Enhancing access to women's rights in legally plural developmentcontexts: how the structure of legal pluralism interplays withgendered pathways of dispute processing
The proposed research examines the relationship between:
a) the structure of legal pluralism in development contexts, i.e. the different ways in which multiple justice providers articulate with each other in settings where state justice is not the main avenue of dispute processing but co-exists with other legal orders, such as indigenous, customary, religious, etc.
b) how such forms of interaction (e.g. cooperation, mutual ignorance, competition, criminalization, etc.) affect womenU+2019s pathways of dispute processing and their access to human rights.
The goal of the research is twofold. At the empirical level, it identifies, documents and analyses: i) the factors leading to such forms of articulation, ii) how women cope with them, and iii) the opportunities and barriers that arise as a result of these structures in terms of access to women's rights. At the normative level, it assesses how these lived realities can inform policy, legislation and development initiatives in the field of legal pluralism and womenU+2019s rights.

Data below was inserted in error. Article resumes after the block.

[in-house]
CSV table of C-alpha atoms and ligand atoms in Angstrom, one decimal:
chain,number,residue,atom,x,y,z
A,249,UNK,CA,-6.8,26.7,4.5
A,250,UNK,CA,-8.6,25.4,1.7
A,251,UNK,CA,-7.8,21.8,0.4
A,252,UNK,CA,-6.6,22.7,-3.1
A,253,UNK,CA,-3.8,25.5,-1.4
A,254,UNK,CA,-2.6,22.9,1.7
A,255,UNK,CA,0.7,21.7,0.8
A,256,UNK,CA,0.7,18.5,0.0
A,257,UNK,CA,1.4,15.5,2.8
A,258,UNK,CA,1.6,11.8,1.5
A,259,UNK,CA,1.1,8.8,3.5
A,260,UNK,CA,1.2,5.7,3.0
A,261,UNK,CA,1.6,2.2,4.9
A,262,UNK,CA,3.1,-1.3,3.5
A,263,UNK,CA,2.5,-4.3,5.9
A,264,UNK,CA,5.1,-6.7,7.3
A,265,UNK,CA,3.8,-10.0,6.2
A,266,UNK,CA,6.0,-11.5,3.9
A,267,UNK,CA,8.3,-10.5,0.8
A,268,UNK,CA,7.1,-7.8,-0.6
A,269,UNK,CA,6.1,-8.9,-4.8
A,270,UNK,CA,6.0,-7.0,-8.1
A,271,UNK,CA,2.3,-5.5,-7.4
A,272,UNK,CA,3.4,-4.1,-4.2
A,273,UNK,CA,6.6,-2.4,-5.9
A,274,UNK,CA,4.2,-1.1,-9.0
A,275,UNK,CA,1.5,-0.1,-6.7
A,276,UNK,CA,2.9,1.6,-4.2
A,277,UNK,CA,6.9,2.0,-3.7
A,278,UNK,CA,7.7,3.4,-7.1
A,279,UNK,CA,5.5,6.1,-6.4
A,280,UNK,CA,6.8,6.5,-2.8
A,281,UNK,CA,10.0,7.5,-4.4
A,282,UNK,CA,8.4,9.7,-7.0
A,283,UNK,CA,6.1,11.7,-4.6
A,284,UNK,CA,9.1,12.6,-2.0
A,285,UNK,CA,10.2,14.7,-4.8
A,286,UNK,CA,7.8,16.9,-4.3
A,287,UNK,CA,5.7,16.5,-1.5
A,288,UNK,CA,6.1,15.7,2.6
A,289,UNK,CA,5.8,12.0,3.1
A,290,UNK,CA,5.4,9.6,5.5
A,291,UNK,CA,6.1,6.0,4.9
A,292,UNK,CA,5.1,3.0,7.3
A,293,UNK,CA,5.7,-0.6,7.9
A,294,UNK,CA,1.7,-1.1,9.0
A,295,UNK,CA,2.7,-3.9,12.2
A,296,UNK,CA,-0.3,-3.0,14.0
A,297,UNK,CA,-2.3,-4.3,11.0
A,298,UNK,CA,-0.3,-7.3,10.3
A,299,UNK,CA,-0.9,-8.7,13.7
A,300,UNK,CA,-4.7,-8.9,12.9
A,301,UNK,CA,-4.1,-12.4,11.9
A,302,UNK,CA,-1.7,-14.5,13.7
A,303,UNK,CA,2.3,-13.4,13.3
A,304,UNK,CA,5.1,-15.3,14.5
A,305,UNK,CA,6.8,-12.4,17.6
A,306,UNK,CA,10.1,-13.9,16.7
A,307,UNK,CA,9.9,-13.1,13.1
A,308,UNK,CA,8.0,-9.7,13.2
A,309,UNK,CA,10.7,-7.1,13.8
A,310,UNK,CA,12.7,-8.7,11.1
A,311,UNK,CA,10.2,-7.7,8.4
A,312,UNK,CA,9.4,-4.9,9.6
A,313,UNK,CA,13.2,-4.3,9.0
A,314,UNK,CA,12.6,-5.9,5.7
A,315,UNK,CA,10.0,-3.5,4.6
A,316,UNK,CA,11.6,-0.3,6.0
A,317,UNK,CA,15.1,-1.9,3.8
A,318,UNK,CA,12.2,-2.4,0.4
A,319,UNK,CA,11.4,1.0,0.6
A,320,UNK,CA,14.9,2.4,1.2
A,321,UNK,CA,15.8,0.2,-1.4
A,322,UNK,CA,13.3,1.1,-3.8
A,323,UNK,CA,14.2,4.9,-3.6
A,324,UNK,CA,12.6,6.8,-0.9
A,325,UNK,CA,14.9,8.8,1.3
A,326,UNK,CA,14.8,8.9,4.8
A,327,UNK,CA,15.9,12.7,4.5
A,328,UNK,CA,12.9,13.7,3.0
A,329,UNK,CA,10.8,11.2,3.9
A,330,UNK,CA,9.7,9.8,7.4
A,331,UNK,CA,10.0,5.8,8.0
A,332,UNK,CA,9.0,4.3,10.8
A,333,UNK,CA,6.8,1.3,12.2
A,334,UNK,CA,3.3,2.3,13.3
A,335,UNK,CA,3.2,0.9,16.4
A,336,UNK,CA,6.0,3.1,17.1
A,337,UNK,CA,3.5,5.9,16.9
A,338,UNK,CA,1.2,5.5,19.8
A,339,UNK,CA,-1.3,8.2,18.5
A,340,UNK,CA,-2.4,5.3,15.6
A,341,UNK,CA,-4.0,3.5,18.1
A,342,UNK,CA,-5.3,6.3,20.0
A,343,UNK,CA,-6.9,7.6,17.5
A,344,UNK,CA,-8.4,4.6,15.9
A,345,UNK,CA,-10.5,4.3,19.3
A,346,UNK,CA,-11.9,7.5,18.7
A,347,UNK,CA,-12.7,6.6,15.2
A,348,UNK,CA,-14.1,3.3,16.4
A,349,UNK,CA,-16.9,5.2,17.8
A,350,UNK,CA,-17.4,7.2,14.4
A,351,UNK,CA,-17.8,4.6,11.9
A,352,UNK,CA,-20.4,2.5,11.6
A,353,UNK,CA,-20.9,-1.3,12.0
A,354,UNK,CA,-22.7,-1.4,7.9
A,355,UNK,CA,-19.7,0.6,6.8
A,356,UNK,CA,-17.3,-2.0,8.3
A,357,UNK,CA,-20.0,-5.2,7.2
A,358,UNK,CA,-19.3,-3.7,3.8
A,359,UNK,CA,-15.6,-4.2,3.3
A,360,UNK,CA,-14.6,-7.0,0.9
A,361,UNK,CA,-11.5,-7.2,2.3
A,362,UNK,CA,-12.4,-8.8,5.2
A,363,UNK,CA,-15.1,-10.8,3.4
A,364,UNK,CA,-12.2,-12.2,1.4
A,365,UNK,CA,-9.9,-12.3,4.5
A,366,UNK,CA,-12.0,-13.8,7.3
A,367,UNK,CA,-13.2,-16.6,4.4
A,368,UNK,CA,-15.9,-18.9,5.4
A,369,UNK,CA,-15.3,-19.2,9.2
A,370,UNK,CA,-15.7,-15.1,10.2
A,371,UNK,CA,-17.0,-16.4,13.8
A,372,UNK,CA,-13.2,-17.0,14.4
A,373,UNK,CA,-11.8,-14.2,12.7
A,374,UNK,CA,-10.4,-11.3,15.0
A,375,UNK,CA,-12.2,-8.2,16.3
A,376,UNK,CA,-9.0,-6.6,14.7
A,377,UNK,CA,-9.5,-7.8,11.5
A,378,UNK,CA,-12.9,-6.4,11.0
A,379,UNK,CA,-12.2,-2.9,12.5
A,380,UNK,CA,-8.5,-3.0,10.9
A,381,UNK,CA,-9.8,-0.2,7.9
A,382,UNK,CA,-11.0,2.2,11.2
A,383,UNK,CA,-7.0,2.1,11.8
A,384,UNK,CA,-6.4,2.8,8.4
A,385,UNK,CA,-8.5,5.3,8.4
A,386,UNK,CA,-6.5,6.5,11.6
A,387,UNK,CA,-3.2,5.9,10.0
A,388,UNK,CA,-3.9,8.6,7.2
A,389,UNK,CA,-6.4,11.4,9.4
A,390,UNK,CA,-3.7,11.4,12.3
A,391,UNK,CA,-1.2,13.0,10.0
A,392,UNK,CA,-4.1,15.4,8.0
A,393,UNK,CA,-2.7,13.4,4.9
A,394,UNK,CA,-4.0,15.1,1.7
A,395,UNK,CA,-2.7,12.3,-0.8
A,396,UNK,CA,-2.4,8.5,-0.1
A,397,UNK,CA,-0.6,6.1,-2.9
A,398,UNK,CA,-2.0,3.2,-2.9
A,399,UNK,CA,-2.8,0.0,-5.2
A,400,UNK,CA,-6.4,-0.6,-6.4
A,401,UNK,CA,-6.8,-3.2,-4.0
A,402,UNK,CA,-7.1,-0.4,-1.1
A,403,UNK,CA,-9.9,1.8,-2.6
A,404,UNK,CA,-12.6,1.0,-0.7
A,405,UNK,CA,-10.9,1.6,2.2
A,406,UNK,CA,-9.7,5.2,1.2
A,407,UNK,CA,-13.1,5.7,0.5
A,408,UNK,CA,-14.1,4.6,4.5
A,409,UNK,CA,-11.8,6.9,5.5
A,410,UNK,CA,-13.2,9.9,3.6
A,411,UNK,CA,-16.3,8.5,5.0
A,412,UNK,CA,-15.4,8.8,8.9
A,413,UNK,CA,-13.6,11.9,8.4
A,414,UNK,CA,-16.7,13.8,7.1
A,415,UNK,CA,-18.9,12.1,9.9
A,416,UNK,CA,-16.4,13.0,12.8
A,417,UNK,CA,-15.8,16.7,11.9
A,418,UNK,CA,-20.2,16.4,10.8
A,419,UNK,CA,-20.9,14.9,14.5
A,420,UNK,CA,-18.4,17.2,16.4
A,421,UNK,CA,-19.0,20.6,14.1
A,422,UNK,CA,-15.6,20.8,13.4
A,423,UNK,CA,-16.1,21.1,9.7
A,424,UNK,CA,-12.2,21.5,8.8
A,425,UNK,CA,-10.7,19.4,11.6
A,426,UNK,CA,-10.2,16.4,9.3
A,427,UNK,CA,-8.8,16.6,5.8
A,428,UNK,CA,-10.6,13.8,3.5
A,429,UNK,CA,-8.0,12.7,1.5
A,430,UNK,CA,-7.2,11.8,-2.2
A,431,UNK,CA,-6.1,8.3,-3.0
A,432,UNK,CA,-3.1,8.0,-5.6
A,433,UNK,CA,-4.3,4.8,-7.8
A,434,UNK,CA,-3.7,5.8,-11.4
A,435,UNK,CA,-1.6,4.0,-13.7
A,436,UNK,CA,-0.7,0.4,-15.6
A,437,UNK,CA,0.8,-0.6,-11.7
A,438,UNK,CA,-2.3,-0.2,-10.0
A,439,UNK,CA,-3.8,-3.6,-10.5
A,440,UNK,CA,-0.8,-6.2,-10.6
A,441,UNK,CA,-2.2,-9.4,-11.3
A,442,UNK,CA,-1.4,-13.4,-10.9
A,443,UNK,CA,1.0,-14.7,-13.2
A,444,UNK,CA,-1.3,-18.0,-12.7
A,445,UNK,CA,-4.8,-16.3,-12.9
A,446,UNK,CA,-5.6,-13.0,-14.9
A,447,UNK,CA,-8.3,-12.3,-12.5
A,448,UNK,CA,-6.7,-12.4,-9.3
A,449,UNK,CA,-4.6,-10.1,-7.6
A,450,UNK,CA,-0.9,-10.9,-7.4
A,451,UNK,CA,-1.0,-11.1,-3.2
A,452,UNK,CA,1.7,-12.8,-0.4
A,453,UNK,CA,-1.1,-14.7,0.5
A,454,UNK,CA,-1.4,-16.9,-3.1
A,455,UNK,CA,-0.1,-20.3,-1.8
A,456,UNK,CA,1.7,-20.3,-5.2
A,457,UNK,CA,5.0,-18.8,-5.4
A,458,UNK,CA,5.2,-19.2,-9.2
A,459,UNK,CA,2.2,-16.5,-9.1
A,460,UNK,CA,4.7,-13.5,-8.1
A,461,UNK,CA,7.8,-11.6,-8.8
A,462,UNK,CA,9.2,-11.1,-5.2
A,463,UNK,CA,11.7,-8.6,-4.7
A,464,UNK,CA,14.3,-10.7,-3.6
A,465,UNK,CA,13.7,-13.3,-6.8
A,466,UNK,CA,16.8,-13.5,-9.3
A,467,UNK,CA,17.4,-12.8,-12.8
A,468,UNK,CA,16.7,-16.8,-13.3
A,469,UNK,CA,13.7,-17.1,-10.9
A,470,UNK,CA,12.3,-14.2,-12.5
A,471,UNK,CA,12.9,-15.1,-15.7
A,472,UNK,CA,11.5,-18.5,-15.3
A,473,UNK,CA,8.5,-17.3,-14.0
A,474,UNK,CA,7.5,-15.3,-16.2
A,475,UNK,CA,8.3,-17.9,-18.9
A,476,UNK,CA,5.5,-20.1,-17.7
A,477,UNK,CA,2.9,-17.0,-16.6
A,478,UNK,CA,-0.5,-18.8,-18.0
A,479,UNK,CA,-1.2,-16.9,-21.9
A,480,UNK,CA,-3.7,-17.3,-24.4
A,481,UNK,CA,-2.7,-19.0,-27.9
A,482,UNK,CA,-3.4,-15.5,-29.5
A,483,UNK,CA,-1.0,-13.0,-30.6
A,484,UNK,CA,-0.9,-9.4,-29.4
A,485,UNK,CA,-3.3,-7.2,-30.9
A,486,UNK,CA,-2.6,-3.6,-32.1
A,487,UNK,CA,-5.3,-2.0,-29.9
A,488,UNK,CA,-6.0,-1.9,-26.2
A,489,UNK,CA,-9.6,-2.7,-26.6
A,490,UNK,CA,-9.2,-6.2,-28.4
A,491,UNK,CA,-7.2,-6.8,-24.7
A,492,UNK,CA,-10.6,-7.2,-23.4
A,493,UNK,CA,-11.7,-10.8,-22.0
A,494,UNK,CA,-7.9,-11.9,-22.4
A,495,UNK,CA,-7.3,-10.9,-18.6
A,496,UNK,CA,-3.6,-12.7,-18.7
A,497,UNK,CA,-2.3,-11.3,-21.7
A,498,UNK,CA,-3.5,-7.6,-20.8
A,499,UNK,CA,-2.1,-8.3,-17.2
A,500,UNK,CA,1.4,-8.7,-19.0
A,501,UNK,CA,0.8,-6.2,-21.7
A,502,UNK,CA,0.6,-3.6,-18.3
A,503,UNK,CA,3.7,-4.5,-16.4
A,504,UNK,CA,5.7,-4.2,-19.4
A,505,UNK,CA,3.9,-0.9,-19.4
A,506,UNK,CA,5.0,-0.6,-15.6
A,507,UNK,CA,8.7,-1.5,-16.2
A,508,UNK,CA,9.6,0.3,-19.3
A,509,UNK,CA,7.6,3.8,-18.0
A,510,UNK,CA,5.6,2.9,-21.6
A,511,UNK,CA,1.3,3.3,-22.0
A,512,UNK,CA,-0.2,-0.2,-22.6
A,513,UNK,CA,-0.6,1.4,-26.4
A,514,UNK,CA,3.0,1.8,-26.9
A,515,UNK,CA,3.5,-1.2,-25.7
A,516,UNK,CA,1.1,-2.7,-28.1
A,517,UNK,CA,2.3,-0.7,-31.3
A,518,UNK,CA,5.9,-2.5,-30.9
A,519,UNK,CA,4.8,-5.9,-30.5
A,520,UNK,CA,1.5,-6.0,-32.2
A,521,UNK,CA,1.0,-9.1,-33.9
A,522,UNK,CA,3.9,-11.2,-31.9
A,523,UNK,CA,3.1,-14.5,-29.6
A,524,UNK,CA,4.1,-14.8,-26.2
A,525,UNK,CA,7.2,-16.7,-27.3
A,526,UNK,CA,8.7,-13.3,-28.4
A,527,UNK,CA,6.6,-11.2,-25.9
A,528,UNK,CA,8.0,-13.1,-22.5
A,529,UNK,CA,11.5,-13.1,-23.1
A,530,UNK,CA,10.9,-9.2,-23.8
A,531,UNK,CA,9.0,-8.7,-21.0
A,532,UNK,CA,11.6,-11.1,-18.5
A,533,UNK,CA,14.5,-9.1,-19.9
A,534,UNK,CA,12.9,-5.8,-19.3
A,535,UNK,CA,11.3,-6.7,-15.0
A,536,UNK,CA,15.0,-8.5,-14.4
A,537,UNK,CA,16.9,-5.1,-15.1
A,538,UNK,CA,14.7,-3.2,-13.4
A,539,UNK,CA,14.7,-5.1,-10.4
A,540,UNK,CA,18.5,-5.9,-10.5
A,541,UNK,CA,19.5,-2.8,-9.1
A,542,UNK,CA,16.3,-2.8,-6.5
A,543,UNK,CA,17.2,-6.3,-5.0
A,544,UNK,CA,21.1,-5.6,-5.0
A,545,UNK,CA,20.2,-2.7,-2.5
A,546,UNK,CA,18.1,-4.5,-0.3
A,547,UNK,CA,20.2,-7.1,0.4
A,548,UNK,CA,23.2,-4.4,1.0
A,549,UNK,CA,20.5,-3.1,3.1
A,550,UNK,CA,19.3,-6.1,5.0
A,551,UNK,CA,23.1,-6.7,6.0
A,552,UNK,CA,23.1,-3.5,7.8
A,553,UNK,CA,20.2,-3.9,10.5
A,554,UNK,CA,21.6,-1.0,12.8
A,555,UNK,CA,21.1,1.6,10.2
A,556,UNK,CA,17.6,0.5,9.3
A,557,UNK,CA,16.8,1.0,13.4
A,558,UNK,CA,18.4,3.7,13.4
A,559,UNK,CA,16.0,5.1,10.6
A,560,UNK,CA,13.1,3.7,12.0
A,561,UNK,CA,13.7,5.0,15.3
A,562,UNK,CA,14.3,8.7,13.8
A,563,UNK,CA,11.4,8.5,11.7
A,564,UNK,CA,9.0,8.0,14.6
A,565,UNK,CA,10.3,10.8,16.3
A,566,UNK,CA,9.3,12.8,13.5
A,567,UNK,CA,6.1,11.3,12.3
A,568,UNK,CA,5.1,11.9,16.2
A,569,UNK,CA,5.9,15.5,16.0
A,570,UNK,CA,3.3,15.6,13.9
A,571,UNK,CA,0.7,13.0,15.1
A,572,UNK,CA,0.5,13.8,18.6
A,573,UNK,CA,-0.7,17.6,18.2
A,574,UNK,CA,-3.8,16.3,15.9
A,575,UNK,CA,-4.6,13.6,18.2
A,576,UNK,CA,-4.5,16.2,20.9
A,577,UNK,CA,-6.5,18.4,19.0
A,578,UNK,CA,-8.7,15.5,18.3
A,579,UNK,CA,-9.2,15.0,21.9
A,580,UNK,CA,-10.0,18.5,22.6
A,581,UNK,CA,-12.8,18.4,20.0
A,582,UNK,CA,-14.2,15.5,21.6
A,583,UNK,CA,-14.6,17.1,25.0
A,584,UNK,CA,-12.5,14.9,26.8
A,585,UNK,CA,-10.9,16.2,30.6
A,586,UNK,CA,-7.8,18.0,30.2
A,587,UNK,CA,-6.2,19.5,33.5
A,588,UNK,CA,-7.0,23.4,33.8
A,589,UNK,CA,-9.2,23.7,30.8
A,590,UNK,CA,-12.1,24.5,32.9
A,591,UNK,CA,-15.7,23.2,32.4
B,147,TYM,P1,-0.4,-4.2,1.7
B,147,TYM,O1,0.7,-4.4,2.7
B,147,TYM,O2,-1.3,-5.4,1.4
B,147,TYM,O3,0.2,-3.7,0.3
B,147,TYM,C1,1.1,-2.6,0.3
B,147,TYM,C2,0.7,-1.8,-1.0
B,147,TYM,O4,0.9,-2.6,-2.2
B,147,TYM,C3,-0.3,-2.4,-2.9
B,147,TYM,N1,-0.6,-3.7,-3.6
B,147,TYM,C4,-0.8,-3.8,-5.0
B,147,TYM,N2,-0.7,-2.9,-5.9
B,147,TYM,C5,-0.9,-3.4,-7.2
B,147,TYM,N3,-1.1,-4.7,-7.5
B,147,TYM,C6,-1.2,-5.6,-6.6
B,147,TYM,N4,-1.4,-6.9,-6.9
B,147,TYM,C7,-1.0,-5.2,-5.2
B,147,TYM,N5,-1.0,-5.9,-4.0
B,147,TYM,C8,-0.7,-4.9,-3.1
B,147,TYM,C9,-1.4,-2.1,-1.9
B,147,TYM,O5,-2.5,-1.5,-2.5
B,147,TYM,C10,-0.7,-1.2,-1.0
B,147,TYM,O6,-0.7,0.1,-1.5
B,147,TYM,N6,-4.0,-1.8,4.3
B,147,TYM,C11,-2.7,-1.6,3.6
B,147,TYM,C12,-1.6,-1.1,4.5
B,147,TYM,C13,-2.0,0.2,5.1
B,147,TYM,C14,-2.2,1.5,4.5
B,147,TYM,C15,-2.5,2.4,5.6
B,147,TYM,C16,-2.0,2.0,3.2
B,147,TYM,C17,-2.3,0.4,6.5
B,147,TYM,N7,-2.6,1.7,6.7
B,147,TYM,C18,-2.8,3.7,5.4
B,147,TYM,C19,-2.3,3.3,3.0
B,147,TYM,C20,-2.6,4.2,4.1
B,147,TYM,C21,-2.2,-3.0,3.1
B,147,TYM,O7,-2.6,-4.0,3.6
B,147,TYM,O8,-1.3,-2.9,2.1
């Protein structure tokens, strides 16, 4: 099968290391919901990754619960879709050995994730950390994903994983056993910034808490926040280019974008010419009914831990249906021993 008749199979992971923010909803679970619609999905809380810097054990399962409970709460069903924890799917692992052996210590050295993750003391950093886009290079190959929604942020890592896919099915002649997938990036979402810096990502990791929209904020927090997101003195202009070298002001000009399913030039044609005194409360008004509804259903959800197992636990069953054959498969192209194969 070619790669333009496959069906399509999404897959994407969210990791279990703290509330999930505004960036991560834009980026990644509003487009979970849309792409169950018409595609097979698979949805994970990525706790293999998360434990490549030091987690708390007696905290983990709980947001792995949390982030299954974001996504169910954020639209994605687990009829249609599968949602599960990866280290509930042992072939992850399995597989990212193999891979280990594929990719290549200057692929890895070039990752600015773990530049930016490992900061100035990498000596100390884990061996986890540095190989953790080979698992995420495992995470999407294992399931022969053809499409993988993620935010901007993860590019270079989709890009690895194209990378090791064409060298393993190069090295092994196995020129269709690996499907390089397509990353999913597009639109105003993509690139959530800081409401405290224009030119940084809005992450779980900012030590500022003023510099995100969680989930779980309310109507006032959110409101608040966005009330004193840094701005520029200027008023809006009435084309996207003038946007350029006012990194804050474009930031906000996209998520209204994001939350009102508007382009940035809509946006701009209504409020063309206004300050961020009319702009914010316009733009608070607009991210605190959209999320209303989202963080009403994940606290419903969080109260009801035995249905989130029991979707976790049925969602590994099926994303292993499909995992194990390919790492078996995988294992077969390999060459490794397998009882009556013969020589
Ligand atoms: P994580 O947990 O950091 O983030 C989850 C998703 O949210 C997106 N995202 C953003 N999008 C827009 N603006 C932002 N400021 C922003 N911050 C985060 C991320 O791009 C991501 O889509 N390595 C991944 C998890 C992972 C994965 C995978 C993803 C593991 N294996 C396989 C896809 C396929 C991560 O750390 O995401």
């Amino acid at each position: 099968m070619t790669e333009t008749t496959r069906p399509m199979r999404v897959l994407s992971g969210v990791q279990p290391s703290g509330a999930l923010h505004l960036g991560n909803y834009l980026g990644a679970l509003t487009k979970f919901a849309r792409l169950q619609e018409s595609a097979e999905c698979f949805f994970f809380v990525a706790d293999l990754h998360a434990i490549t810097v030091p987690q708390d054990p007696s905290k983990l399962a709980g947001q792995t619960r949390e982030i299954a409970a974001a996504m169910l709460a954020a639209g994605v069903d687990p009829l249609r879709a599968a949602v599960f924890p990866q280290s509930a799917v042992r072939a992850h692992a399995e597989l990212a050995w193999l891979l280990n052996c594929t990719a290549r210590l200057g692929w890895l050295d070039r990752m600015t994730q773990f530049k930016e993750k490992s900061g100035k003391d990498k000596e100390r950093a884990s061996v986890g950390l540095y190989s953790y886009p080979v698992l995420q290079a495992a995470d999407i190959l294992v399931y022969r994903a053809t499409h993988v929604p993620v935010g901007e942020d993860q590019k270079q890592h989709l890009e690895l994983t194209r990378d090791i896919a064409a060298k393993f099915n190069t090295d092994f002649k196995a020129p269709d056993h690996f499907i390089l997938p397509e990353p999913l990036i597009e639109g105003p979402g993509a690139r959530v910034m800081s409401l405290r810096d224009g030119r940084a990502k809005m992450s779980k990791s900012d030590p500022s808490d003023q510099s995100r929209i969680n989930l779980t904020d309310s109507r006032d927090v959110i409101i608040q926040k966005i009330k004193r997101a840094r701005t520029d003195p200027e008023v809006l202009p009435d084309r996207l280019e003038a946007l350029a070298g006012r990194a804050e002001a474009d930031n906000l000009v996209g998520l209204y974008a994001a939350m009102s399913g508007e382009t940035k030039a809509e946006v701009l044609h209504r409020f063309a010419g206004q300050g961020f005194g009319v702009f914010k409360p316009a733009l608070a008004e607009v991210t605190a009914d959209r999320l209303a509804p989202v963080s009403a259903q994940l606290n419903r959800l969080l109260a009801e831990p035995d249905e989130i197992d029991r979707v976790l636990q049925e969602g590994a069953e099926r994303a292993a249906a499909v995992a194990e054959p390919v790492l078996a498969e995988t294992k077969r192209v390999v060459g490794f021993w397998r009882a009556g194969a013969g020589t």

For this purpose, the study combines a systematic desk review of socio-legal literature, policy documents and legislation with legal analysis and legal anthropological qualitative research methods applied to a number of selected case studies, including the U+2018extended caseU+2019 method (i.e. tracing relevant cases), observation of dispute processing, analysis of case records, semistructured interviews and focus group discussions with several stakeholders.